Sunday, October 18, 2009

The Pastor as Liturgical Theologian

When I was serving as pastor, I sometimes liked to bill myself as “the resident liturgical theologian.” Not that I was looking for a highfalutin title; I was just aiming for accuracy. As “Minister of Word and Sacrament” (which is the official title), liturgical responsibilities are high priority, so the “liturgical theologian” designation seemed on target.

What I realized very quickly is that this “liturgical” function is intertwined with what is called the “pastoral” role of the clergy. In many ways they are exactly the same: the pastor who shepherds and cares for the people is the presider who leads them as a gathered community in worship.

And the liturgy itself takes on a pastoral tone.

The people arrive from different places to be gathered into one community. Aloneness is met with a common worship of one God. Unison song rings out to celebrate the gathering by the grace of God.

Some will come with regret and remorse if not outright guilt, and need the opportunity for confession and repentance, and the assurance of God’s forgiveness.

Undoubtedly there will be some, perhaps many who are confused, bewildered about moral issues, needing direction for their lives. Words of Scripture give wisdom of the ages; the proclamation from the pastor brings it all home to that gathering.

The Word proclaimed is comforting, to be sure, but always challenging as well. The old saw that “good preaching comforts the afflicted and afflicts the comfortable” has much truth in it.

Others will bring a viable faith with them to worship, but even they will welcome the opportunity to reaffirm, to hear their own voices say and sing out loud, “I believe….”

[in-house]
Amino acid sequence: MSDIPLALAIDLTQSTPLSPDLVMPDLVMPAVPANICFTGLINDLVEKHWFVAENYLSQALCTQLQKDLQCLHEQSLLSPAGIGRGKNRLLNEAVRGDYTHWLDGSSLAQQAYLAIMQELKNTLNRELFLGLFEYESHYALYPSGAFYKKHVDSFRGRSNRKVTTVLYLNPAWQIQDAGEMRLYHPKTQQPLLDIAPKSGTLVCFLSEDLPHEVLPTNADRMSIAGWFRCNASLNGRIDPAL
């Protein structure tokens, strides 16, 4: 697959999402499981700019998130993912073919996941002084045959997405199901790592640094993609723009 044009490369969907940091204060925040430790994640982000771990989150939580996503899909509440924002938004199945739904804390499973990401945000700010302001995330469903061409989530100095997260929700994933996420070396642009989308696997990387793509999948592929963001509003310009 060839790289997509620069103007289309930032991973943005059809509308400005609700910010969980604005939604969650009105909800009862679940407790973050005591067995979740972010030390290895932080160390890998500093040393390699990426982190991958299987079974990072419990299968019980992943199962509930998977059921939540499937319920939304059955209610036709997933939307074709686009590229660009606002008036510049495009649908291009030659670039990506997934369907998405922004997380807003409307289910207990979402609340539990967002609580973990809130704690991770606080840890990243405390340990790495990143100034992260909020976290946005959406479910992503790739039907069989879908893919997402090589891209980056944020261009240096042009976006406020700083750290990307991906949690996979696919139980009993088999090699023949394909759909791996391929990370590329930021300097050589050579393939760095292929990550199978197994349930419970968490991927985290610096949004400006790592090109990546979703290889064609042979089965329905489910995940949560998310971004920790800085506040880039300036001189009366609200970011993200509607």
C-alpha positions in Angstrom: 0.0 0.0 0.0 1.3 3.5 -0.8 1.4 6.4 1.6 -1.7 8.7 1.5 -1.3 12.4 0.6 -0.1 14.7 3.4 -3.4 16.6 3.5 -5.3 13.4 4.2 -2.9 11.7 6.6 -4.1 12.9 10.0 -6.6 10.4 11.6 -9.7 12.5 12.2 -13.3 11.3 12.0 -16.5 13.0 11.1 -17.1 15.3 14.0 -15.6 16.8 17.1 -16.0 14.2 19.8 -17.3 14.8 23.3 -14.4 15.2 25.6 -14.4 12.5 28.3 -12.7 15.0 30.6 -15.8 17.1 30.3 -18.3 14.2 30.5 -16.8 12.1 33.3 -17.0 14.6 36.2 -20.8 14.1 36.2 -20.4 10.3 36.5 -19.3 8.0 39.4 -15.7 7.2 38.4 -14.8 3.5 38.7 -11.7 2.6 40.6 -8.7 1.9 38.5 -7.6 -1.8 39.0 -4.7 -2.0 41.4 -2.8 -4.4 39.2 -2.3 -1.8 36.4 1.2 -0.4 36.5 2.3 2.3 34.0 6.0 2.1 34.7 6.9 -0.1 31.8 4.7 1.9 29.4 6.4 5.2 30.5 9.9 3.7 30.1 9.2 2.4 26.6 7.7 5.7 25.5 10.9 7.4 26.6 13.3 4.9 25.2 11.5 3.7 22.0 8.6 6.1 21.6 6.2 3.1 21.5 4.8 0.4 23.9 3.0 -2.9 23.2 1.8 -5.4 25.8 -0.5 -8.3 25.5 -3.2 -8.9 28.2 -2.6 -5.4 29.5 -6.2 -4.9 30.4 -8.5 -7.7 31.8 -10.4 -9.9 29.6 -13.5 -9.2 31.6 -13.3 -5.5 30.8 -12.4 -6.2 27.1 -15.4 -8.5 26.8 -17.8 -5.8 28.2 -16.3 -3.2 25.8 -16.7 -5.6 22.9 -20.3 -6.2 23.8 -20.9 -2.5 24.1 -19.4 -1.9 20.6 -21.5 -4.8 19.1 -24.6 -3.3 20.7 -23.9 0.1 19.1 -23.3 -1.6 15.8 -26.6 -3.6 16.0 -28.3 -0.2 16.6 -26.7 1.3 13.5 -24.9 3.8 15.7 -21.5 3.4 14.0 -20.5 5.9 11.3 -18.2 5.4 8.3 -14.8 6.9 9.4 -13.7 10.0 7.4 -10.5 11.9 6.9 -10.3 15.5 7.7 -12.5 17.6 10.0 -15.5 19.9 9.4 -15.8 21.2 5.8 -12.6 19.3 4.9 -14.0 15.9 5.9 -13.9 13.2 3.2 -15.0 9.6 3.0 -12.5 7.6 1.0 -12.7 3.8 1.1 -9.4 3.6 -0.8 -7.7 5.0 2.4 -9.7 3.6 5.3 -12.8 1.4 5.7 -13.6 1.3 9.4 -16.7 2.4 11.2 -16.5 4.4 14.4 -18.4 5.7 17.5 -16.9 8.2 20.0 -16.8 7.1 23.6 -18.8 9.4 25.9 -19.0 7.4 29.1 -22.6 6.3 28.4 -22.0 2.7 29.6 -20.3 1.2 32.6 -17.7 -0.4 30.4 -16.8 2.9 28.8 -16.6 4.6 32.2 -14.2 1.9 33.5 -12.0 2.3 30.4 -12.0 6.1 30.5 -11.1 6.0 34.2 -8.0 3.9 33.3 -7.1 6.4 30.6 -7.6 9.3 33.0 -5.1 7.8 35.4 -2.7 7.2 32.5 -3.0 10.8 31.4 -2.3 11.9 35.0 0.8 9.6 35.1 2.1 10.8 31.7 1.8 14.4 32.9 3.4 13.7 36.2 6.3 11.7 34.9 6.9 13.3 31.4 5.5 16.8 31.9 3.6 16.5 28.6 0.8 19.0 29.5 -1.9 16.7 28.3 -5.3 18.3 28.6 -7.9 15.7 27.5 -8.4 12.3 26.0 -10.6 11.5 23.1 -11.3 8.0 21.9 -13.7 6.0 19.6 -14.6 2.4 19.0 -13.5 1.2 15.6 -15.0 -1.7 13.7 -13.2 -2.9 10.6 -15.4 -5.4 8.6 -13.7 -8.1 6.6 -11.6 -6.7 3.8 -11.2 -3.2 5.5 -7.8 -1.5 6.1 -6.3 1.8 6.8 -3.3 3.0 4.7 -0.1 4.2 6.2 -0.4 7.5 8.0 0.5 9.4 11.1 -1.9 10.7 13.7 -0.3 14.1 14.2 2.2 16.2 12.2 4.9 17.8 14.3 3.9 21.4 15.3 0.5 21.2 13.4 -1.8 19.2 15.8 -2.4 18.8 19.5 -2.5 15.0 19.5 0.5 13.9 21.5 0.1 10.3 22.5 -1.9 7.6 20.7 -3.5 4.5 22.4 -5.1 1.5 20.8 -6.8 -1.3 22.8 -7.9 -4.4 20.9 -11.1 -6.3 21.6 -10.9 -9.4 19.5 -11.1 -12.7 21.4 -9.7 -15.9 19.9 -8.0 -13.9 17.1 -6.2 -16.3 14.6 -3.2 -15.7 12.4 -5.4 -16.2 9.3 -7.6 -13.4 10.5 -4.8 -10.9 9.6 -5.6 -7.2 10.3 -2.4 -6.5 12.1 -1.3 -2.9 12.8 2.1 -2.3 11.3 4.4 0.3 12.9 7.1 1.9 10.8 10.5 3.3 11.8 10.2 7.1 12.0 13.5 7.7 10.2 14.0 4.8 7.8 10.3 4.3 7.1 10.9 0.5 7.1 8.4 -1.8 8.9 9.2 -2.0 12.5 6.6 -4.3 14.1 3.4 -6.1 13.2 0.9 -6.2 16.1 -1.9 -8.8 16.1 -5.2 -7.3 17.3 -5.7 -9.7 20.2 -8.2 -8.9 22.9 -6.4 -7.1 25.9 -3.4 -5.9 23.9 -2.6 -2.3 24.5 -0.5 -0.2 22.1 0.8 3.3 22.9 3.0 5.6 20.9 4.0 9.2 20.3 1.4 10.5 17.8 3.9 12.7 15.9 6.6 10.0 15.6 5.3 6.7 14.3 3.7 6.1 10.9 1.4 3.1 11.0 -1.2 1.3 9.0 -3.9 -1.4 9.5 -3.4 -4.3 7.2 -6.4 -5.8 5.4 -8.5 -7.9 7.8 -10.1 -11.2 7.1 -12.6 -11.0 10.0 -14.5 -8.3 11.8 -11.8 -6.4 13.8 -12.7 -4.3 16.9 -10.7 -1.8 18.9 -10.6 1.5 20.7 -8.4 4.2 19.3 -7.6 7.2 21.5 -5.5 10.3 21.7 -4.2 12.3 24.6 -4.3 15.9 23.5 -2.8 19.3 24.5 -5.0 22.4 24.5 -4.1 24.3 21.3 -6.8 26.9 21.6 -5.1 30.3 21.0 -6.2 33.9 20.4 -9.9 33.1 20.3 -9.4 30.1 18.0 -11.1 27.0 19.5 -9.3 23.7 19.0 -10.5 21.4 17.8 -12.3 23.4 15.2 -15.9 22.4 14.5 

Certainly there are prayers of and from and for all the people. Mostly intercessions are offered: for loved ones and even enemies; for the powerful and the powerless; for those near at hand and those far away; for folks we know and ones only God remembers; for brother and sister Christians and for Jews, Muslims, Buddhists, even unbelievers; and so forth.

There are thanksgivings, too, and commitments that accompany them: for the earth that gives us life, that we will protect the life of the earth; for the country and community in which we live and our responsibilities as citizens; for the blessings of the church, and our opportunities to serve God in and through it; and so forth.

Of course, there are petitions too: for wisdom and strength and courage to follow where Christ leads, to care with his caring, to speak out for his justice, to serve with his humility, and so forth.

Then there is that exquisite moment of communion, when all our senses combine to receive Christ himself, as his body is broken again for us and his cup is lifted once more in celebration of his covenant with us. And our union with him, while mystical, is so real to the point that we become, all of us together with all others at his table, the Body of Christ ready to go into the world.